There seems to be two schools of thought when it comes to eReaders. On one side we have the tech savvy convenience driven consumer who appreciates the ease of carrying multiple books on one device, whether it be for traveling or her daily commute. The other side is hesitant, with fear of sacrificing beloved books on the altar of technology, and would prefer to forgo packing other essentials in order to squeeze a few more paperbacks into his carry on. For better or worse, it seems like this eReader is here to stay. If it is any indication of the future, even IKEA is jumping on the e-book bandwagon. According to The Economist, IKEA has updated its popular “Billy” bookcase to a design with deeper shelves and glass doors that is less than ideal for storing books in print. Up to this point I have been skeptical of making the switch to electronic books, but with the new Kindle Fire, which merges the convenience of an eReader with the benefits of a tablet, I could be convinced.
The Kindle Fire was released last month and for $199, a fraction of other tablets, which raises the question of whether it can compete. But it’s intended to. In addition to the typical features of an eReader, the Kindle Fire can store music, movies and TV shows, as well as provide the user access to a limited version of the Android app store. Although the 7 inch screen is smaller than the iPad screen, and it doesn’t have a camera or a microphone, it seems like the perfect gateway device for those looking to segue into electronic reading. As for eReader veterans, the Kindle Fire offers all the previous benefits of the older model (except now it’s back-lit like other tablets) with a lot of really convenient added perks, such as web browsing and access to e-mail.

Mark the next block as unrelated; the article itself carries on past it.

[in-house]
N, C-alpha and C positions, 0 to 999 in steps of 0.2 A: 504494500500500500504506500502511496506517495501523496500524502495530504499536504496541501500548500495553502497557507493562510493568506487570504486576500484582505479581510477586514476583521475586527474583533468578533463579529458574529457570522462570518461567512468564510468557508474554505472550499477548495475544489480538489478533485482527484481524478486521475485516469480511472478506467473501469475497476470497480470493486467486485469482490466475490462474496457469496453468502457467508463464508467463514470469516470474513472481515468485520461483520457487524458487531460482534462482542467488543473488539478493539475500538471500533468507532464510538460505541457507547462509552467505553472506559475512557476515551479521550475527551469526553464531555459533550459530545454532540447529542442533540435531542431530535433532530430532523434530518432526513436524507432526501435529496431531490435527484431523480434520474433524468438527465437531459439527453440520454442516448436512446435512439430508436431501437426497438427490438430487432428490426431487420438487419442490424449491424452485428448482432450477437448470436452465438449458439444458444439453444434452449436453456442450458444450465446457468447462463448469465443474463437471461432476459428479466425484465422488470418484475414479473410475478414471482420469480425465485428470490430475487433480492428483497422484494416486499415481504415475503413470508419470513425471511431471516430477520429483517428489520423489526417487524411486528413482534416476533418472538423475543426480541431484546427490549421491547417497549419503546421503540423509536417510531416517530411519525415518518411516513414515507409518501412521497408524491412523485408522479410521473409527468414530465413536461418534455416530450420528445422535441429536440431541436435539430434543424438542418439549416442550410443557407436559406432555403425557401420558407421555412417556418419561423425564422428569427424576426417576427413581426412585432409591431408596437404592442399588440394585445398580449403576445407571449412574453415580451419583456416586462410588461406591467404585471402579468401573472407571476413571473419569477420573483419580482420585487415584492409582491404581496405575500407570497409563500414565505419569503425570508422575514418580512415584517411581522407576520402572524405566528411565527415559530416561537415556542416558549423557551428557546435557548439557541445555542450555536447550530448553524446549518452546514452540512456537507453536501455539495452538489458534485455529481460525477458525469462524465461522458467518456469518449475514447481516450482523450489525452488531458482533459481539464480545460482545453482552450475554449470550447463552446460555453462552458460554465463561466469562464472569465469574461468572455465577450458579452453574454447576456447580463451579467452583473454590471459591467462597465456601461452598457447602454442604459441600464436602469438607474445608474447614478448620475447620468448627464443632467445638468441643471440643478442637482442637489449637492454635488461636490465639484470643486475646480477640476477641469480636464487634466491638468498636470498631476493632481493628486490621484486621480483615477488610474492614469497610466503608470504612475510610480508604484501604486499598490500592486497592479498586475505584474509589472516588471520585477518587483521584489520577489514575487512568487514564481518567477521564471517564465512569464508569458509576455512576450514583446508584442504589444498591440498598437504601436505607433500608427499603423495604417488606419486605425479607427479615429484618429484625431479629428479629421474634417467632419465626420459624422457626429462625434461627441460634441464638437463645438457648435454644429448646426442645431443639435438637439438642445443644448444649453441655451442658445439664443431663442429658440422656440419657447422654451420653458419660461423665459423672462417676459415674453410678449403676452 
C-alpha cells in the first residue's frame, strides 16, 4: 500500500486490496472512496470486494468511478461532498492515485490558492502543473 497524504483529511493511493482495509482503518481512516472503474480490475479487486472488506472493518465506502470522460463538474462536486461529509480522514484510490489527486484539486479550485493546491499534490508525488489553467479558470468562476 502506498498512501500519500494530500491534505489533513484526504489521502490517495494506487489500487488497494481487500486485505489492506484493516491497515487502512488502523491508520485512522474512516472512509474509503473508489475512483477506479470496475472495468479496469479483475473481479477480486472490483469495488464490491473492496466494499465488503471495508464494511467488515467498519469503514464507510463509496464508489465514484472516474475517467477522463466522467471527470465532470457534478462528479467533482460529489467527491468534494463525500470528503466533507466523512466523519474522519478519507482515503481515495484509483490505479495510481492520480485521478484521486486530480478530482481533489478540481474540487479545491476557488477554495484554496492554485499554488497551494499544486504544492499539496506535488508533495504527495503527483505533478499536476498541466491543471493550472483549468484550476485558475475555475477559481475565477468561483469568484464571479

Also tossing its hat into the ring this holiday season is the Barnes & Noble rival device, NOOK Tablet. Reviews on the NOOK are similar to that of the Kindle, with different sites favoring one over the other to the point where, if you have a tendency to over think, you might want to flip a coin. Differentiating the two more than anything is their advertising campaigns. While the NOOK is advertised in a commercial featuring ‘Glee’ favorite, Jane Lynch, and a catchy tune, Amazon targets serious bibliophiles in its commercial, which quotes Voltaire and pays homage to early printing as predecessor to the eReader. Does this say something about the target demographic for each? For the consumer like me who may not be as tech savvy as she would like, product promotion can speak volumes.
Ultimately, whether you choose Kindle, NOOK, or splurge on the iPad this holiday season, do it in style. There is no reason you can’t have the convenience of an eReader and showcase your support for the book simultaneously. If you want the ease of a Kindle, but still want to broadcast your literary roots – or perhaps mask that closet Twilight addiction – Out of Print Clothing offers eReader jackets with classic book art from Pride and Prejudice to The Great Gatsby, and everything in between. So keep reading, your secret is safe with me.